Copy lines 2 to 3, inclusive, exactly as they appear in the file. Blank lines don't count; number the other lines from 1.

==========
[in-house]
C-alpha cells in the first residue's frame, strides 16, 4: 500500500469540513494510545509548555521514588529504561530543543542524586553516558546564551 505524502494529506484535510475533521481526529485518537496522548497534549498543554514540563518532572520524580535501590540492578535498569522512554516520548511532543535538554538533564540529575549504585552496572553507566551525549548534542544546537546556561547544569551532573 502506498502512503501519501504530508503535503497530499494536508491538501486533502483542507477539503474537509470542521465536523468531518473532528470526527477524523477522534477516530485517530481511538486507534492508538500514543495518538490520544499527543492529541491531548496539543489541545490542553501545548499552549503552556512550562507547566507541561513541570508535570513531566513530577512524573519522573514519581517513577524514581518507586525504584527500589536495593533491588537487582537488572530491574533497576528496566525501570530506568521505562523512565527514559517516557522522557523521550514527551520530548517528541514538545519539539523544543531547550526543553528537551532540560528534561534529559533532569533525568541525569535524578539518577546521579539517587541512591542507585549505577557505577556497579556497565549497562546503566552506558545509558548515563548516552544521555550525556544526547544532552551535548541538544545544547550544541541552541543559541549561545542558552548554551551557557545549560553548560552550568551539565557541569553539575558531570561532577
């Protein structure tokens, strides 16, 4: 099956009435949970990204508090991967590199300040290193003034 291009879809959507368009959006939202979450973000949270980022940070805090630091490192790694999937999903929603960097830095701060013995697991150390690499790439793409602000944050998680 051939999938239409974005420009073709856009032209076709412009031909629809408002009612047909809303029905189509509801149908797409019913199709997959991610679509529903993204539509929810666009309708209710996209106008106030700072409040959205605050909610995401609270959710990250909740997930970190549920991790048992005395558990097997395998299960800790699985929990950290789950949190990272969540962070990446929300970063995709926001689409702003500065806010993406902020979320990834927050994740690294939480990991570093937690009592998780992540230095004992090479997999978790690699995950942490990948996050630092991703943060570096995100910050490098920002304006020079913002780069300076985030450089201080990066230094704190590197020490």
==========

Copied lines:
C-alpha cells in the first residue's frame, strides 16, 4: 500500500469540513494510545509548555521514588529504561530543543542524586553516558546564551 505524502494529506484535510475533521481526529485518537496522548497534549498543554514540563518532572520524580535501590540492578535498569522512554516520548511532543535538554538533564540529575549504585552496572553507566551525549548534542544546537546556561547544569551532573 502506498502512503501519501504530508503535503497530499494536508491538501486533502483542507477539503474537509470542521465536523468531518473532528470526527477524523477522534477516530485517530481511538486507534492508538500514543495518538490520544499527543492529541491531548496539543489541545490542553501545548499552549503552556512550562507547566507541561513541570508535570513531566513530577512524573519522573514519581517513577524514581518507586525504584527500589536495593533491588537487582537488572530491574533497576528496566525501570530506568521505562523512565527514559517516557522522557523521550514527551520530548517528541514538545519539539523544543531547550526543553528537551532540560528534561534529559533532569533525568541525569535524578539518577546521579539517587541512591542507585549505577557505577556497579556497565549497562546503566552506558545509558548515563548516552544521555550525556544526547544532552551535548541538544545544547550544541541552541543559541549561545542558552548554551551557557545549560553548560552550568551539565557541569553539575558531570561532577
């Protein structure tokens, strides 16, 4: 099956009435949970990204508090991967590199300040290193003034 291009879809959507368009959006939202979450973000949270980022940070805090630091490192790694999937999903929603960097830095701060013995697991150390690499790439793409602000944050998680 051939999938239409974005420009073709856009032209076709412009031909629809408002009612047909809303029905189509509801149908797409019913199709997959991610679509529903993204539509929810666009309708209710996209106008106030700072409040959205605050909610995401609270959710990250909740997930970190549920991790048992005395558990097997395998299960800790699985929990950290789950949190990272969540962070990446929300970063995709926001689409702003500065806010993406902020979320990834927050994740690294939480990991570093937690009592998780992540230095004992090479997999978790690699995950942490990948996050630092991703943060570096995100910050490098920002304006020079913002780069300076985030450089201080990066230094704190590197020490």